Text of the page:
The Q&A Archives: How to extend Cilantro growing season

Question: I have an herb garden and have planted Cilantro, which I love to use in many recipes. In a relatively short time after planting, +- 8 weeks, long shoots with flowers developed. Is there any way to extend the time the plant will produce useful leaves for cooking? What happens if you cut off the shoots when they begin to appear?

Answer: Cilantro plants grow and go to seed very quickly, so you'll want to plant them continuously throughout the growing season; every three weeks or so to maintain your crop. Once the roots consistently reach 75 degrees, the plant will start to seed.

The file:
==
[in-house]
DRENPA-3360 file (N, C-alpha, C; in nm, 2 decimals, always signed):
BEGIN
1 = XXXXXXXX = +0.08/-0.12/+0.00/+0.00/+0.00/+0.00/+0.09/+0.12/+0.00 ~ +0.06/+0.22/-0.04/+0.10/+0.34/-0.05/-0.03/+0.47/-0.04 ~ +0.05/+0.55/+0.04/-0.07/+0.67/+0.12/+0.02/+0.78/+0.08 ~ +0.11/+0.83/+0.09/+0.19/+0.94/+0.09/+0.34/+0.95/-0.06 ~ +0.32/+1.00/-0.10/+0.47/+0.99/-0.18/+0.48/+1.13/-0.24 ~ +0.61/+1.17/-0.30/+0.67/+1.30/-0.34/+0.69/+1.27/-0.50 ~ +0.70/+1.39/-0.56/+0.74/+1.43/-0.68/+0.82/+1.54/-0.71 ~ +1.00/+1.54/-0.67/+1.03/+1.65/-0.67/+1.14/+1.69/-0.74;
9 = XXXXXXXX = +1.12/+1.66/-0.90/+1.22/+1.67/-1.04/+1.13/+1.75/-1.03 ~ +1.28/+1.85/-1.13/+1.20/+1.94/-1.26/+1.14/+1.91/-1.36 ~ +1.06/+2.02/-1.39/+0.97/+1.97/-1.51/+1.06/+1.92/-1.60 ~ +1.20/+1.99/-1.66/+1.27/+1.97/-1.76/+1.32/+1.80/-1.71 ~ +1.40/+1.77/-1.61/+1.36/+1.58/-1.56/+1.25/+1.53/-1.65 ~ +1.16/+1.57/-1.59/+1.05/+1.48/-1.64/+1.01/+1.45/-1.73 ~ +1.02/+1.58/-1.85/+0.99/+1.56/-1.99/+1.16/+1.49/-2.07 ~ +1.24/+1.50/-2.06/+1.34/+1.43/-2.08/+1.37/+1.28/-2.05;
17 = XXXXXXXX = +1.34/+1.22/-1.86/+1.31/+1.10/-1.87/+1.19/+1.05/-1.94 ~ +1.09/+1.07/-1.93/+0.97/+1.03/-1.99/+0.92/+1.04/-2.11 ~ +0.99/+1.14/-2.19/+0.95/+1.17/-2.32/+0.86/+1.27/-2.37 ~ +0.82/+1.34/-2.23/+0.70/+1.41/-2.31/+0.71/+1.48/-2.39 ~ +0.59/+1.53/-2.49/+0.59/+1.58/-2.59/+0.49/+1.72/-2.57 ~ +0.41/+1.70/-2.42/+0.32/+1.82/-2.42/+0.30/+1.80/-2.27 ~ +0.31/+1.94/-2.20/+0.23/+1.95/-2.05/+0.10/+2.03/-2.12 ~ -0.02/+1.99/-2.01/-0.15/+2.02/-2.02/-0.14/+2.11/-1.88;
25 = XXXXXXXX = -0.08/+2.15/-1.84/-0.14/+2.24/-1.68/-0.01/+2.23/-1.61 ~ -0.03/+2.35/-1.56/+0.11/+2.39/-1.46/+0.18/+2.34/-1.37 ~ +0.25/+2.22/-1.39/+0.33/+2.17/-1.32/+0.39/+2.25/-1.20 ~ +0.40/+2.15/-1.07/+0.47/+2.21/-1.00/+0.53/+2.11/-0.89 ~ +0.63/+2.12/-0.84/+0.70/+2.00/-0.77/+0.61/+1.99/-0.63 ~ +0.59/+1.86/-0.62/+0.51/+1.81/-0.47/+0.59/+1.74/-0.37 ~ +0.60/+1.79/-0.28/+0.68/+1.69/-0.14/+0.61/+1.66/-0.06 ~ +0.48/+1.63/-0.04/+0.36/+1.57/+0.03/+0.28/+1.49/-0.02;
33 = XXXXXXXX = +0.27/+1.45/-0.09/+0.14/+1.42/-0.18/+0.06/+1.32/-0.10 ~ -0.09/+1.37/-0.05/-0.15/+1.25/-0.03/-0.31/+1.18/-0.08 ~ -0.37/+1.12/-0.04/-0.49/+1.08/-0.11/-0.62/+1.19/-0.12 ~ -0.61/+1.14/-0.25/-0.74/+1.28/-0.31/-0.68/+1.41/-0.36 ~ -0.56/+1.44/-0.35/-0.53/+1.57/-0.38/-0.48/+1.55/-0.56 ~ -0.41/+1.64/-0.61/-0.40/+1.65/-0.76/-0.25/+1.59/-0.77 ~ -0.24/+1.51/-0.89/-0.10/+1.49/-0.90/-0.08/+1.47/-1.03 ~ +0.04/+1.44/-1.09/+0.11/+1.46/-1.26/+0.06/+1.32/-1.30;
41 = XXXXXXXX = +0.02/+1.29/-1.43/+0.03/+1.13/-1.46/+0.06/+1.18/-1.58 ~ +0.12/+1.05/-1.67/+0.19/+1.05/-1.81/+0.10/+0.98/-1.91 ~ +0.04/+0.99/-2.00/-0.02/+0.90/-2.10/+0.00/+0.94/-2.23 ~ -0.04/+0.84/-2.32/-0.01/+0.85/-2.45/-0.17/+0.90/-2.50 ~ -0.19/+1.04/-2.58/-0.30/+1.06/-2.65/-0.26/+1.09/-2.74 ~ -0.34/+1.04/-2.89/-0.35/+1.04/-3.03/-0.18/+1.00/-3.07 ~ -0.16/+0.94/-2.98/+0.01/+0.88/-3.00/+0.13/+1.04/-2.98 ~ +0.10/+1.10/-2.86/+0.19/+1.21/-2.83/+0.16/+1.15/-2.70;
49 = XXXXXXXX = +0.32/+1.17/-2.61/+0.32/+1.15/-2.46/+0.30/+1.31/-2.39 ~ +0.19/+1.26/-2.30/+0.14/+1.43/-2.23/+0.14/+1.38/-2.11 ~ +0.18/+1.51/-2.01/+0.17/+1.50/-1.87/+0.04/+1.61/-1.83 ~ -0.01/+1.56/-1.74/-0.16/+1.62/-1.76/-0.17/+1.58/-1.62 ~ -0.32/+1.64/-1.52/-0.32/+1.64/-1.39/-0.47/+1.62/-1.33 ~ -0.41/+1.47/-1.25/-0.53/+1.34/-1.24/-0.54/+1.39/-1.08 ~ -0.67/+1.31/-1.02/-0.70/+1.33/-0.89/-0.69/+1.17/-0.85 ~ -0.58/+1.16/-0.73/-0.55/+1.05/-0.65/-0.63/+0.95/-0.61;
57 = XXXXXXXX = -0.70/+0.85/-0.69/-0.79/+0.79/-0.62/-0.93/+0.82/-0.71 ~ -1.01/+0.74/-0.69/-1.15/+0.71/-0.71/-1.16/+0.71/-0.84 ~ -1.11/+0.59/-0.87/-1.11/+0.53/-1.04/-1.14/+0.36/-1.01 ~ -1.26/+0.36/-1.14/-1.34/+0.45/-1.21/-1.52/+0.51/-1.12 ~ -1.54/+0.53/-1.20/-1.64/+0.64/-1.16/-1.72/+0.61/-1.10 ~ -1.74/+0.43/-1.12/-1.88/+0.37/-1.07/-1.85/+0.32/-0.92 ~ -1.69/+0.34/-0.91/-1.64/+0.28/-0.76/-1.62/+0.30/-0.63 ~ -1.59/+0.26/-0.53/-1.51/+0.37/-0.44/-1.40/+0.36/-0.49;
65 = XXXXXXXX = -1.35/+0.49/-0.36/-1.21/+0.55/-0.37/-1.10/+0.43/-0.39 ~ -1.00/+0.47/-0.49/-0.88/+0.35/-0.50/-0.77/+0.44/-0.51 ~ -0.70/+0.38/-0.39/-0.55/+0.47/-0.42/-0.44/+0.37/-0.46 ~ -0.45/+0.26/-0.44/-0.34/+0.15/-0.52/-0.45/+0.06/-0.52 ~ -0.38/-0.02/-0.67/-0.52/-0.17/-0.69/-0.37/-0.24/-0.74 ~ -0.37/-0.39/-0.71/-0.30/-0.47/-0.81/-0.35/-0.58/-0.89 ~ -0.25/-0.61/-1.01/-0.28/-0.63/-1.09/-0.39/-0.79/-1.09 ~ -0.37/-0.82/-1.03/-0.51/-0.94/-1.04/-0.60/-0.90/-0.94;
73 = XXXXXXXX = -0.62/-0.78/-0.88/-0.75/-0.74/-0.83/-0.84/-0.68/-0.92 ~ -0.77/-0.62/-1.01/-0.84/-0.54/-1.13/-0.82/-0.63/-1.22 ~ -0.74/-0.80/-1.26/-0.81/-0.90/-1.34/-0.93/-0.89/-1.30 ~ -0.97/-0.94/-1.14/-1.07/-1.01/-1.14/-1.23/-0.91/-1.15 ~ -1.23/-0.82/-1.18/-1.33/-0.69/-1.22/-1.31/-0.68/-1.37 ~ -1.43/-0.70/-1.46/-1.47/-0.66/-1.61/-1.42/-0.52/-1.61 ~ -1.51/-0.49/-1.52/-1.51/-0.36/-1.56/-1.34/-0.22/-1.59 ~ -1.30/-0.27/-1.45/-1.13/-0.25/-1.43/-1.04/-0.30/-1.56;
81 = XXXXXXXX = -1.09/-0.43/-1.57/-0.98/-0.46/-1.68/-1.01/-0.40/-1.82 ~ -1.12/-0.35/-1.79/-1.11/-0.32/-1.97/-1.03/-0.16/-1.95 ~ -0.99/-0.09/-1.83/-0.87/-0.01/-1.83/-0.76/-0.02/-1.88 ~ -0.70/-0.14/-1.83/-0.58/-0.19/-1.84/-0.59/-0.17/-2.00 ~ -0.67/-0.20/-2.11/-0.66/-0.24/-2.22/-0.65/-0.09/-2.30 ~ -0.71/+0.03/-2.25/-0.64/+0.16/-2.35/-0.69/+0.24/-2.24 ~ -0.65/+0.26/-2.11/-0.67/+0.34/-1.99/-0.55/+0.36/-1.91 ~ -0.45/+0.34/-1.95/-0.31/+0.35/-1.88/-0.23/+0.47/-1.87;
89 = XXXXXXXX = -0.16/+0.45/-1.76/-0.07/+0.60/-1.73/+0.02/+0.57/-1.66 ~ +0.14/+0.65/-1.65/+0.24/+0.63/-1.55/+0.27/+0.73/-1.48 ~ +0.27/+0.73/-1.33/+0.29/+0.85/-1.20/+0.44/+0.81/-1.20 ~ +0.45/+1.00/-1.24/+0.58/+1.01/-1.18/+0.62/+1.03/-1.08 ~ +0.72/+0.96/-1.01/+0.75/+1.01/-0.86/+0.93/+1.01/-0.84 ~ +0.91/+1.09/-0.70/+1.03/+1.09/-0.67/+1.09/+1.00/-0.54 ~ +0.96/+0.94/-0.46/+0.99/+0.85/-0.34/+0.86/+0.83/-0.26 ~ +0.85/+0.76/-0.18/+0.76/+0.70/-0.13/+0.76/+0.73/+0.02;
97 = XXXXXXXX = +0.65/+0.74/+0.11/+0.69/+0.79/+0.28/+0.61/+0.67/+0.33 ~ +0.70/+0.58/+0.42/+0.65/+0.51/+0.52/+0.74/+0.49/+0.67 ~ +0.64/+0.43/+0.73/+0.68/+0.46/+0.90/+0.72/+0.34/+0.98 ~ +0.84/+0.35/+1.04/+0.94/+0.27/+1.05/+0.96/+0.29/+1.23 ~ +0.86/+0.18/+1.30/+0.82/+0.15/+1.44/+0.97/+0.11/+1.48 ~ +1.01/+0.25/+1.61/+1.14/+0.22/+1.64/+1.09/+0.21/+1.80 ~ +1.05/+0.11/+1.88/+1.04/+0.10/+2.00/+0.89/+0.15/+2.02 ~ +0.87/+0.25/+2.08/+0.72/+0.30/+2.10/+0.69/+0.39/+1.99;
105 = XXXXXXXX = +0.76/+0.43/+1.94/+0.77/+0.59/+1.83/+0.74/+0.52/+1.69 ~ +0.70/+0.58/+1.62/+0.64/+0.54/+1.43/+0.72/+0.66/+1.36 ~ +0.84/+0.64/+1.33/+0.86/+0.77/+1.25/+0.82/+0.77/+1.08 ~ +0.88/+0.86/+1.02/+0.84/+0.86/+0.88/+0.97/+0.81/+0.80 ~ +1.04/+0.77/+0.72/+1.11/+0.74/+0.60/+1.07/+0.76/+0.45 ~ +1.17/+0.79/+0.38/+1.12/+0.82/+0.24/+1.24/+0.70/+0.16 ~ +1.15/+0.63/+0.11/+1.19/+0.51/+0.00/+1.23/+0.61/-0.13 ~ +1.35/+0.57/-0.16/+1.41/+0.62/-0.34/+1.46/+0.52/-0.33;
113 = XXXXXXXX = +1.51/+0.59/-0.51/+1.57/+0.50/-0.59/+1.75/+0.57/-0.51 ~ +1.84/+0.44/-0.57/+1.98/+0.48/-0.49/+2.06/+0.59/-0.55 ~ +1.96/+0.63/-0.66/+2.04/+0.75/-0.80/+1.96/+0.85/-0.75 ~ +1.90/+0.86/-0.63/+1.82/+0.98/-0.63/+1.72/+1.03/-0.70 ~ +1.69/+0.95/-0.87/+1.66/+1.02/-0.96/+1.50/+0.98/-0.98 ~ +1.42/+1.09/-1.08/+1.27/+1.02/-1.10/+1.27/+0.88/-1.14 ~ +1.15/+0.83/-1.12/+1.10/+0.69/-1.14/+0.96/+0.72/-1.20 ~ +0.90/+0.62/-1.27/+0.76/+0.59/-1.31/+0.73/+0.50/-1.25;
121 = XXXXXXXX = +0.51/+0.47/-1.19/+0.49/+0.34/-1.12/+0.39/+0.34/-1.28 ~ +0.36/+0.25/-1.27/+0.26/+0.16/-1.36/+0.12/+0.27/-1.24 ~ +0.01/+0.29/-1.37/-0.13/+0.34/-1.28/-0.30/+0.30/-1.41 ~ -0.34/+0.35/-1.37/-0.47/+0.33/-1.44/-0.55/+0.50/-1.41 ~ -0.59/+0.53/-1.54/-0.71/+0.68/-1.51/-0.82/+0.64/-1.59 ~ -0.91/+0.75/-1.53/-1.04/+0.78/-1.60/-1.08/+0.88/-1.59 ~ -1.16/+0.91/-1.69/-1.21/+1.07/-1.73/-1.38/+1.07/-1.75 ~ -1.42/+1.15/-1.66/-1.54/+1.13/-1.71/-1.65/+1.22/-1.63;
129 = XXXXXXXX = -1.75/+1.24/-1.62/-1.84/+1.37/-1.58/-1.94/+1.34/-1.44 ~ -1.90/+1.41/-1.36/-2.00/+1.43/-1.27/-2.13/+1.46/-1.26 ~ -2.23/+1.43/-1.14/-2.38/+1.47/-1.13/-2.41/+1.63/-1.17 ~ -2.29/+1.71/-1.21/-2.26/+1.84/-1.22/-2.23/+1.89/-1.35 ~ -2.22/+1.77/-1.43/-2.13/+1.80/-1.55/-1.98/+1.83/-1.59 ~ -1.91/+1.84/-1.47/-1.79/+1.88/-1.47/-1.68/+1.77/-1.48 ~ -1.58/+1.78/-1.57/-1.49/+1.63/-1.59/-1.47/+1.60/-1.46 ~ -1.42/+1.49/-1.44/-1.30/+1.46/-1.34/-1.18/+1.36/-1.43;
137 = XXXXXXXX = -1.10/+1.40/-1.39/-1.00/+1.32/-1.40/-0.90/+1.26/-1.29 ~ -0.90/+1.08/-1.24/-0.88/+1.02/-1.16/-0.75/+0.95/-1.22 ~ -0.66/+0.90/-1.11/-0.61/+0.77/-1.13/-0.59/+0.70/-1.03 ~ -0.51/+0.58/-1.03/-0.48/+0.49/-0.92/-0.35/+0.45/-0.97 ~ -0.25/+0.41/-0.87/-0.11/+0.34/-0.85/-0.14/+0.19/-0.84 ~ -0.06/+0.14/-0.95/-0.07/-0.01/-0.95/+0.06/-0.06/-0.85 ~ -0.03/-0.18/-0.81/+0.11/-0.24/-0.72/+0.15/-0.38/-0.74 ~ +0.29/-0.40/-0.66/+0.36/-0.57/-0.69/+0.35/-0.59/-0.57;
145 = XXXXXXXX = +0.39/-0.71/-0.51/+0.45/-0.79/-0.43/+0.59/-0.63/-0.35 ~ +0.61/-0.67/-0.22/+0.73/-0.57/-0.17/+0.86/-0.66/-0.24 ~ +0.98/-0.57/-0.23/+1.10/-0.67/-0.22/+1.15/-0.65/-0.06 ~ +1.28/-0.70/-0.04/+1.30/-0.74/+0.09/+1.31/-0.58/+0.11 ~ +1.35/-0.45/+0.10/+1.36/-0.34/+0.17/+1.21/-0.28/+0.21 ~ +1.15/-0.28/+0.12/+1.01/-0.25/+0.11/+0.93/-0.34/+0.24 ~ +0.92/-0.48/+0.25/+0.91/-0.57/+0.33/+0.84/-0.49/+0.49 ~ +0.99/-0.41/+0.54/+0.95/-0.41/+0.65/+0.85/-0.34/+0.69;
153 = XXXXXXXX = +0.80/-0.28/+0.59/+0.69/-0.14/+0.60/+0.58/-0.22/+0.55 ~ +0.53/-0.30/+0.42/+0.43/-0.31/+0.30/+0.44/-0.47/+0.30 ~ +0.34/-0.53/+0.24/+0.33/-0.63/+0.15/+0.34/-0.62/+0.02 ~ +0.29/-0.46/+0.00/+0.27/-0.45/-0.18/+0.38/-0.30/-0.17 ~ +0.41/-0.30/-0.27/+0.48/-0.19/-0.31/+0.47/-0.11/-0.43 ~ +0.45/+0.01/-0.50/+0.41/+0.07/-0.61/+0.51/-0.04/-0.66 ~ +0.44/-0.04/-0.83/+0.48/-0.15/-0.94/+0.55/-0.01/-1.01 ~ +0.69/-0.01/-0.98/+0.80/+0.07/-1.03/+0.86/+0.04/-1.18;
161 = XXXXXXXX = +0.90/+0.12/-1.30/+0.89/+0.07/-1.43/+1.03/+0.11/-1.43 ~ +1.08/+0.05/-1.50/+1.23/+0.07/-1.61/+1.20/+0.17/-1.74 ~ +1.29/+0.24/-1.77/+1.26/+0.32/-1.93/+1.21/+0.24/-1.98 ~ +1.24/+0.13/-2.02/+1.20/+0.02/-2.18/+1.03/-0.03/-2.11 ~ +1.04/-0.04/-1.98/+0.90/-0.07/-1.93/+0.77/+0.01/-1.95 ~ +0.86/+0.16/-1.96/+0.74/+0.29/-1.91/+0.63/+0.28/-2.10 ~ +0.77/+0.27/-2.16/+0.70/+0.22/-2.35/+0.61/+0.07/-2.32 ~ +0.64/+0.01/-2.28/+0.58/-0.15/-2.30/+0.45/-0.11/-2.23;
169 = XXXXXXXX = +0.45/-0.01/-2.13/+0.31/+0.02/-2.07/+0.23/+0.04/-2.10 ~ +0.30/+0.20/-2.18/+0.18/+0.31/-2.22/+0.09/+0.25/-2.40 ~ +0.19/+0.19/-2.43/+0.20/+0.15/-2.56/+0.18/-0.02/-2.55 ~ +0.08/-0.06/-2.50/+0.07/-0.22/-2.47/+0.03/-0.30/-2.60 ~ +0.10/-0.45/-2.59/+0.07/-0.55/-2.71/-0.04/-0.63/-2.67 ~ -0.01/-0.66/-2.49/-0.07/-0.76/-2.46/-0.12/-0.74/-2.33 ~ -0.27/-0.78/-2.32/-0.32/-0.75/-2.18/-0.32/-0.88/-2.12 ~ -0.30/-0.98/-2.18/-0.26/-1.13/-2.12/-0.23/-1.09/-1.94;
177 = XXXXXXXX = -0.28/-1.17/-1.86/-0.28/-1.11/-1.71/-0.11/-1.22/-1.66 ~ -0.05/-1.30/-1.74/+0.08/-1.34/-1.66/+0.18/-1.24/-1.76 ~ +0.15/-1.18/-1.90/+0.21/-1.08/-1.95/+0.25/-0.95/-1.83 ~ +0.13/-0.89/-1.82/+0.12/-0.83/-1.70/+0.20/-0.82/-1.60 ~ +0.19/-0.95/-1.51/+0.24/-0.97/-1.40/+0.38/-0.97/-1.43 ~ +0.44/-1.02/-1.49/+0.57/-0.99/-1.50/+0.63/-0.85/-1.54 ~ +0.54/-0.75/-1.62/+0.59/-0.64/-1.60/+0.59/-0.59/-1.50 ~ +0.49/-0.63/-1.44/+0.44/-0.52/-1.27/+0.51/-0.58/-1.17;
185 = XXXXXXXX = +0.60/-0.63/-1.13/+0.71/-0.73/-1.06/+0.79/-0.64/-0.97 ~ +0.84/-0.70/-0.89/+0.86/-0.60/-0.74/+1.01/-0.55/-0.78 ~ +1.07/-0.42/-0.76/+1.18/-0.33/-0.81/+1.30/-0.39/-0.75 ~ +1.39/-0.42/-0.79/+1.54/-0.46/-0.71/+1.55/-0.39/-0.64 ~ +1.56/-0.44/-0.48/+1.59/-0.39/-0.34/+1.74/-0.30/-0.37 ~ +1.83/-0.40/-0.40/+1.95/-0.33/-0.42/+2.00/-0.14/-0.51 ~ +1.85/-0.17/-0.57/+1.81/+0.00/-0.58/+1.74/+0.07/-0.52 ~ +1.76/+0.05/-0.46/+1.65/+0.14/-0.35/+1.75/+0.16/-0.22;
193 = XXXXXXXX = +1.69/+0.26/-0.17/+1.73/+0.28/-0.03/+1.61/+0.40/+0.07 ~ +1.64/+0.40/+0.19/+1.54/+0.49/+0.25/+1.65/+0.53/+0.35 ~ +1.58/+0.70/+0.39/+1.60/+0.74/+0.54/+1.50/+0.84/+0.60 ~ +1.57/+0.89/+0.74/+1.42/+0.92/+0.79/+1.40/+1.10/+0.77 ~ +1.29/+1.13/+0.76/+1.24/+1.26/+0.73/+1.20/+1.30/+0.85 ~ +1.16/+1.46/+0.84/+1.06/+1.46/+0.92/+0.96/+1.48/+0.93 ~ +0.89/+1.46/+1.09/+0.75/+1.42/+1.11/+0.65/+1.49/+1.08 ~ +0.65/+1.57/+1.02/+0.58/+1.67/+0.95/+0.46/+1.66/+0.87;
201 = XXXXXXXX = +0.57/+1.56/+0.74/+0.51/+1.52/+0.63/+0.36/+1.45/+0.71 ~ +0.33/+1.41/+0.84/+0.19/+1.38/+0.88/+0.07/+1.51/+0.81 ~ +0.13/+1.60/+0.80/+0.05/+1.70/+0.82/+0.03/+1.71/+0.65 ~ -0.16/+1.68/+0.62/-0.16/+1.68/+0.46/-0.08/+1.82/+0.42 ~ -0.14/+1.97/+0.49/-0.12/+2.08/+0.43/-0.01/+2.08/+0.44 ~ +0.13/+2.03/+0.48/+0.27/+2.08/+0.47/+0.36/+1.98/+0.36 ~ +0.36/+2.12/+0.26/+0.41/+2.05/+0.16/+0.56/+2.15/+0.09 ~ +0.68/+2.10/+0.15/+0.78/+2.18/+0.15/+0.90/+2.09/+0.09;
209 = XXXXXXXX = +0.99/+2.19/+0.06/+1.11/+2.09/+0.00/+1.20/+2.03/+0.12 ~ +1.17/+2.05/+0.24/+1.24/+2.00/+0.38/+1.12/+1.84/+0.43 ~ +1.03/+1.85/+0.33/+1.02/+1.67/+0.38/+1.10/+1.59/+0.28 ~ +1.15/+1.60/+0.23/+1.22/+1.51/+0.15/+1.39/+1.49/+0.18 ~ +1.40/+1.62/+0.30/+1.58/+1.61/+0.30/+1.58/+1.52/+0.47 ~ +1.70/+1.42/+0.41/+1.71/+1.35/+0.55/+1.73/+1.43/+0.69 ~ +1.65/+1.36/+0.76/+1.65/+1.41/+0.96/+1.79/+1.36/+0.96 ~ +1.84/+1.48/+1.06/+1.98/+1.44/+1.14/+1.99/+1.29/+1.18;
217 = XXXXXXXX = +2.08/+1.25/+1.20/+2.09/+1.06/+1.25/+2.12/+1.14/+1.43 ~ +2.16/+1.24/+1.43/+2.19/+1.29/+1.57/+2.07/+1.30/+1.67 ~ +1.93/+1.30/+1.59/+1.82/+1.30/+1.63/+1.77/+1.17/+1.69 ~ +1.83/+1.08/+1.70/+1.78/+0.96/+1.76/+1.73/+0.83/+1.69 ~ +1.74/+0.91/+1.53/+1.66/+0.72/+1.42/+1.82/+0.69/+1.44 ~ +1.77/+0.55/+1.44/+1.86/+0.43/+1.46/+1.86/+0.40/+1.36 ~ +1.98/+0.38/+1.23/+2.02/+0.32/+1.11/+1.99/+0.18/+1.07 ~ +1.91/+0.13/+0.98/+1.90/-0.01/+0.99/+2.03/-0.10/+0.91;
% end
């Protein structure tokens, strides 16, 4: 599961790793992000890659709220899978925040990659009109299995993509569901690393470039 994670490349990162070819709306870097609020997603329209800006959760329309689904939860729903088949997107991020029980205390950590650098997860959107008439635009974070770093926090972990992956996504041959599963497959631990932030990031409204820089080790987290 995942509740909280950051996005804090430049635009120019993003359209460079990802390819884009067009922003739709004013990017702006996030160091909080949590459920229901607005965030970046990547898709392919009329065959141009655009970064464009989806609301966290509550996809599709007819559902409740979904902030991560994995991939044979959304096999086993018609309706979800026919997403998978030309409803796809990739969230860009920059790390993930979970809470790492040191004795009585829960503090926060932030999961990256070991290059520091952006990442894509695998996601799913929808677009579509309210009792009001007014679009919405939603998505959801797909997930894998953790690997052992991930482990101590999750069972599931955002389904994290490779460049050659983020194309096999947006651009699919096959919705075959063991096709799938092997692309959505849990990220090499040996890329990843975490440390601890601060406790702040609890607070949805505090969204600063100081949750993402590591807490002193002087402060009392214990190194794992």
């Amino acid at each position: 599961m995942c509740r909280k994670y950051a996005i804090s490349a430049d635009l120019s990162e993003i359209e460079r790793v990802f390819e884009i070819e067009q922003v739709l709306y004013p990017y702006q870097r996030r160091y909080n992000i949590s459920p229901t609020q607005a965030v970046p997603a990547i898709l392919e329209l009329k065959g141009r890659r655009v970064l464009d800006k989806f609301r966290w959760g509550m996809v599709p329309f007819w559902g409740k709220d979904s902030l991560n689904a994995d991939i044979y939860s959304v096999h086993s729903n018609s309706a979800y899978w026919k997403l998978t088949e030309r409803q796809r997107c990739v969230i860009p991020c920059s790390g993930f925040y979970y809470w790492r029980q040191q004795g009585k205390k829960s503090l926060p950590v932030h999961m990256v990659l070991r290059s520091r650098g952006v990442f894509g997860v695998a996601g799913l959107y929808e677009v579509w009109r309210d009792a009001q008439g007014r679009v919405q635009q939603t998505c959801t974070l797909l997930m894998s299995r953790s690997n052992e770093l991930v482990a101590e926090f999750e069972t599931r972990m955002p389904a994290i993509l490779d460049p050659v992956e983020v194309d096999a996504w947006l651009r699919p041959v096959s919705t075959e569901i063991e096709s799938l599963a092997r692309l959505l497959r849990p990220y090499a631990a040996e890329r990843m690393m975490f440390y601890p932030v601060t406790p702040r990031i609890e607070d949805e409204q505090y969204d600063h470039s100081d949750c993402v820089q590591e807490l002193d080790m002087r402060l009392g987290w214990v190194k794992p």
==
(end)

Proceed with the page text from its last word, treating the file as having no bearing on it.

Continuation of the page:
If your cilantro plants begin to flower, trim off the flower heads to prolong leaf growth. This directs the plant's energy back into the leaves rather than the flowers and seeds. If you allow the seed heads to mature, they will resow themselves back into your garden and you'll have another crop in a few weeks.

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